Dual Diagnosis Rehab
Is a dual diagnosis rehab right for you or your loved one? Dual diagnosis is when a person is found to be dealing with both drug addiction and mental illness at the same time. This can be a tricky and difficult situation to manage, but certainly common and treatable. Examples of common co-occurring disorders would be someone with depression abusing either alcohol or stimulants such as cocaine, or a person with panic disorder or generalized anxiety disorder falling into addiction to benzodiazepines or opiates.
These combinations are logical since the drugs being abused or used in a physically dependent addictive manner are drugs that ease the symptoms of the mental illness. Anyone who knows the pain and feelings of isolation of a depressive episode could understand the attraction of a drug that alleviated that pain or a drug that even temporarily stopped those feelings. A panic attack is a very real biological reaction the body has with pounding heart rate, pouring sweat and feelings of impending death. Generalized anxiety puts the body in a permanent state of fear or chronic unease and can cause oneâ€™s own mind to play tricks and warp a personâ€™s sense of reality. These feelings seem uncontrollable, often with no obvious cause and permanent. What person wouldnâ€™t want any escape, no matter how temporary from such horror? Many people can easily become confused and justify drug abuse as their only choice. Every individual is unique and whether one diagnosis is causing the other is debatable, unknown or difficult to prove. Ultimately this distinction is unimportant and typically just an excuse for a person who is needlessly suffering to continue an unhealthy way of living. The important message is that these dual diagnosis conditions are entirely treatable and the correct course of treatment can only be determined by qualified professionals with the proper training and experience.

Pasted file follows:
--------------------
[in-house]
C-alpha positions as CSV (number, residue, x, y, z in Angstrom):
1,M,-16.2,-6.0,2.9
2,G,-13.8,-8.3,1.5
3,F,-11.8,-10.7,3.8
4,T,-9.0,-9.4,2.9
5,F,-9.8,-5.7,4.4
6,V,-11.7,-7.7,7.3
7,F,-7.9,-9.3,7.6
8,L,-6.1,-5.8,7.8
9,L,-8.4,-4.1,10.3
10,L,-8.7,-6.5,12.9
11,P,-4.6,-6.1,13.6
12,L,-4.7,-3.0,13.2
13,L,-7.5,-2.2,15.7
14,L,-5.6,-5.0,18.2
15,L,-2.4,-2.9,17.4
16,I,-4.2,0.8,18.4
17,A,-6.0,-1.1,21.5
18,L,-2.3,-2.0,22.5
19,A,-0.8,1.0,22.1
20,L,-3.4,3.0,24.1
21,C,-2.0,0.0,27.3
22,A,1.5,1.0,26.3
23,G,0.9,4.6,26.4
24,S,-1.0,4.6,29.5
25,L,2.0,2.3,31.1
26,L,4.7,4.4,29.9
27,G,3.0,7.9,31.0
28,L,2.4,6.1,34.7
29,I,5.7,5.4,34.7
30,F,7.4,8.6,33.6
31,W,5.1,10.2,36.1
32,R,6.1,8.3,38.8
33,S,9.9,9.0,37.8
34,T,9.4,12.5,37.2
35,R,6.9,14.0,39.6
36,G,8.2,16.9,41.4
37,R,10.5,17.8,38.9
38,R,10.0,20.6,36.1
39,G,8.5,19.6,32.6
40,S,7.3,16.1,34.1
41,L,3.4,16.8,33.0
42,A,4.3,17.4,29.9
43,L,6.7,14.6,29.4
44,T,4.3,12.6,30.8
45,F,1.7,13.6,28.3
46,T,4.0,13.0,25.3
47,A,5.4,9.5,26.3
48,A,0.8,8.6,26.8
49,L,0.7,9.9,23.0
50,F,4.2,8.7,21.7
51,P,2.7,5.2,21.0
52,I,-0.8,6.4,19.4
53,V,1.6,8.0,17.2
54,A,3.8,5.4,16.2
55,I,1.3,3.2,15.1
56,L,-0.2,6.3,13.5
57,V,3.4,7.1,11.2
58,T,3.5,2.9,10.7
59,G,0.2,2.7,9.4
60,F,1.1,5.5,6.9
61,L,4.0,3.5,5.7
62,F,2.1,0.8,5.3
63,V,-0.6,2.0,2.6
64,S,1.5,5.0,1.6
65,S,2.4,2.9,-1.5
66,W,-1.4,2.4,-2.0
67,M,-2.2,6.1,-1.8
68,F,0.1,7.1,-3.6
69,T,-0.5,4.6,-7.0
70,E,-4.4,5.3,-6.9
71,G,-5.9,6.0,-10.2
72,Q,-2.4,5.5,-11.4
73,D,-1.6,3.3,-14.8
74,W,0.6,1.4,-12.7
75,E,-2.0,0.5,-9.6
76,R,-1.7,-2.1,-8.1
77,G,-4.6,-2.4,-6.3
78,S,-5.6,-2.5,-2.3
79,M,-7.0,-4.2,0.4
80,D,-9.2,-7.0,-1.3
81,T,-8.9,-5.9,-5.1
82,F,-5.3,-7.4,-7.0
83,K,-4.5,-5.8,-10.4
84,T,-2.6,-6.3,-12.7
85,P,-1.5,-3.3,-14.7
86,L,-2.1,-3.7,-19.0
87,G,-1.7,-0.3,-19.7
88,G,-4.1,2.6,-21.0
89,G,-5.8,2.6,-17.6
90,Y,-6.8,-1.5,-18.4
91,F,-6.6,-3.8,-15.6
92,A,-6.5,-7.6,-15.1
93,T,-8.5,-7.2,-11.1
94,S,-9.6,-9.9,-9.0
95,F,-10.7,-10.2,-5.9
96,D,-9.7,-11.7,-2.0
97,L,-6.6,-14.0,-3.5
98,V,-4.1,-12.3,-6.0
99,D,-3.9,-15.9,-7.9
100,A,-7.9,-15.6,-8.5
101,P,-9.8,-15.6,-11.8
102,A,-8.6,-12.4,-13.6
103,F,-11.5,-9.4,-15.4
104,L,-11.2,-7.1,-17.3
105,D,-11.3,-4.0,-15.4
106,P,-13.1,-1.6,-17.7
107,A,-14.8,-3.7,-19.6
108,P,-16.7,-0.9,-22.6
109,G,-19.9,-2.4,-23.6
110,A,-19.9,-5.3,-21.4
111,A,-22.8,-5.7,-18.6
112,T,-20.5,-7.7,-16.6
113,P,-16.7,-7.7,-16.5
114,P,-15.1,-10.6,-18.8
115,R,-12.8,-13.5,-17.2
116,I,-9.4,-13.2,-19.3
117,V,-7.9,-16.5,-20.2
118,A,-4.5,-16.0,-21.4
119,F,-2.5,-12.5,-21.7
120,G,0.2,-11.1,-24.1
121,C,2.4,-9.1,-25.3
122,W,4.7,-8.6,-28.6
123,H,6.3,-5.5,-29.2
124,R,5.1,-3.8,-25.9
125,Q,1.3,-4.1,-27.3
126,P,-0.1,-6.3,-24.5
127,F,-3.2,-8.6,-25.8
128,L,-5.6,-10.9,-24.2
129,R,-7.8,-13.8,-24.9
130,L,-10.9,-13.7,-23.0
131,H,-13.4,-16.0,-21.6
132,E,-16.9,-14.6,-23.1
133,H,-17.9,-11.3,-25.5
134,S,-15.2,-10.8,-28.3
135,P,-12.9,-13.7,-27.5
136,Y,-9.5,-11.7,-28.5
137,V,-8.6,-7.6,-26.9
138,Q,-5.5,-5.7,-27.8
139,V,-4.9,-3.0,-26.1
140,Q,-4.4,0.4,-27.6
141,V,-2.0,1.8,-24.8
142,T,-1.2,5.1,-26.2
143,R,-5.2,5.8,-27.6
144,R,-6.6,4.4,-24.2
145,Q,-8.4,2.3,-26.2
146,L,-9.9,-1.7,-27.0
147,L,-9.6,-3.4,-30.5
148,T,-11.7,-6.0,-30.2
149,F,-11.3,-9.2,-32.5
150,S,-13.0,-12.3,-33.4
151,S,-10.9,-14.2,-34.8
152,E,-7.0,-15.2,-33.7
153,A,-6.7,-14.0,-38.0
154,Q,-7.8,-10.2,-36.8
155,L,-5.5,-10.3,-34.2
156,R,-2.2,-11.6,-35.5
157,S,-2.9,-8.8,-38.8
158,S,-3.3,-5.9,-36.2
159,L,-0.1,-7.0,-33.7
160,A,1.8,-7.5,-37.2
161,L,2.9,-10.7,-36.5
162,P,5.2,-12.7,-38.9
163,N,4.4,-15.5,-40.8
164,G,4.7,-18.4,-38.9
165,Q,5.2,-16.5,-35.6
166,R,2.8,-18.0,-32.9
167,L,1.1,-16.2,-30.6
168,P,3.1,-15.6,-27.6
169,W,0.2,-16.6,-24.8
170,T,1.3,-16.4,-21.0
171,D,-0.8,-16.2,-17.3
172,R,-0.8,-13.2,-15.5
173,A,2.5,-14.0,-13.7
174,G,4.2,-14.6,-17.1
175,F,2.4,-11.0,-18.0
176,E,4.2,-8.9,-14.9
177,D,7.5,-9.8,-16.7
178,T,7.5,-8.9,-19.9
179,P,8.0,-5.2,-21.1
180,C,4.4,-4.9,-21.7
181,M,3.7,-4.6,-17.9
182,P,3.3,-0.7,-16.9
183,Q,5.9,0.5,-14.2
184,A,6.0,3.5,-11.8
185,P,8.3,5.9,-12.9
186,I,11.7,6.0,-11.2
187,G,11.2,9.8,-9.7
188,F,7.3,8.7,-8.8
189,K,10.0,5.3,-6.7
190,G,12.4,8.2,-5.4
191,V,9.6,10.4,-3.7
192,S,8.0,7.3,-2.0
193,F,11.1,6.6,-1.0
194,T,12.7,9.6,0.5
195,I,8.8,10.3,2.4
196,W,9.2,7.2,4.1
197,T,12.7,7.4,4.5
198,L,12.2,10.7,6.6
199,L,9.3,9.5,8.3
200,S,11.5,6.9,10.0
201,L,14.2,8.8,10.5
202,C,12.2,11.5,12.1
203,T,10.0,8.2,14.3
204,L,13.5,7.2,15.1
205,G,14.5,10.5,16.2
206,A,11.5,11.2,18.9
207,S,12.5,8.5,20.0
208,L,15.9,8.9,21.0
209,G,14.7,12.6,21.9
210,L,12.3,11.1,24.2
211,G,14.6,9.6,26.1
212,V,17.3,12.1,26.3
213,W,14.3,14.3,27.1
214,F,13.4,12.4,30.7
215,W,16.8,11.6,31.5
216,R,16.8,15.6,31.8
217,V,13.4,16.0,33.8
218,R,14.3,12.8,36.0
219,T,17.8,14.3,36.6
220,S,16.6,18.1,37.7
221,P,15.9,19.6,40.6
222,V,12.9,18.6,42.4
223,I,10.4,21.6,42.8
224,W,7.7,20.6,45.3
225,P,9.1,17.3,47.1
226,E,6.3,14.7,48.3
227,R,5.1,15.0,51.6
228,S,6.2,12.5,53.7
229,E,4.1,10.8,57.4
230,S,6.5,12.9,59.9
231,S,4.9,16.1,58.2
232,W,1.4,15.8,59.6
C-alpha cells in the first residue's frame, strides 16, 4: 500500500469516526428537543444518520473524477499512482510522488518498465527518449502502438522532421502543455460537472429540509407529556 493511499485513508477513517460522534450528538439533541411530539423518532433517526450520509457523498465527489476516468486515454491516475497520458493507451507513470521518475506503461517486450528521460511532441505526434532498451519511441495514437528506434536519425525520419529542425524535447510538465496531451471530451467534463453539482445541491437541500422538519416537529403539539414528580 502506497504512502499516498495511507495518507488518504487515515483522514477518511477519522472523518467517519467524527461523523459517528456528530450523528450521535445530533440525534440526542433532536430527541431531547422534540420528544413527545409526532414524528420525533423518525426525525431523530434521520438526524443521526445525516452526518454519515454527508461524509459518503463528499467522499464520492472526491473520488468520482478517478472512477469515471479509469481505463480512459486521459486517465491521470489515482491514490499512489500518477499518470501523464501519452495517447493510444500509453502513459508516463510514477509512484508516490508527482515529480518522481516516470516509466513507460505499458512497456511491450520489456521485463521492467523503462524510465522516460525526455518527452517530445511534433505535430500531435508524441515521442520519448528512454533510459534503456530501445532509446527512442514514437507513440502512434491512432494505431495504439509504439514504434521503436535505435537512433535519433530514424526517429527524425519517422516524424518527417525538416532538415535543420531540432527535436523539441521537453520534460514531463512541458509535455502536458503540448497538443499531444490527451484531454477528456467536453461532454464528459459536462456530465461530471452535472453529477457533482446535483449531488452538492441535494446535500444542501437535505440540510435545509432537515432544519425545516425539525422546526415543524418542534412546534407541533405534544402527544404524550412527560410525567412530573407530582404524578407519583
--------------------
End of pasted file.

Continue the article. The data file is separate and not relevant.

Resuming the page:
Diagnosing co-occurring disorders
Statistics are very difficult to gather for these conditions for many reasons, one of which is unfortunately many people still go untreated for a variety of personal and societal reasons. However, (according to the National Alliance on Mental Illness) roughly half of people with mental illness have a co-occurring problem with substance abuse. Conversely roughly one third of people who abuse alcohol and about half of those with a drug addiction also have at least one serious mental illness. These numbers represent millions of people in the Unites States alone. There is absolutely no reason for a person to feel ashamed about such a common problem and access to treatment is widely available. In the past 25 years acceptance has grown and the world is now full of trained professionals full of loving compassion that have willingly dedicated their lives to helping people solve these potentially devastating diseases.
Mental Illness and Addiction
Mental illness and addiction are recognized to be diseases just as real as diabetes. If a person is diabetic, they need their insulin to live. If someone has high blood pressure, they can adjust their diet and exercise, learn relaxation and stress management techniques and take medicines to help save their lives and no one for a second judges them for taking care of themselves. Are you looking for other types of addiction treatment answers? Drug addiction and mental illness are finally being looked at, rightfully so, as just as much of a disease as any other with physical causes and symptoms and proven therapies. Without treatment these diseases are progressive, but under the care of doctors, therapists and support groups available at dual diagnosis rehab facilities, these problems are very treatable and there is absolutely no reason to struggle through these problems alone. Seek treatment today and begin to move toward a solution.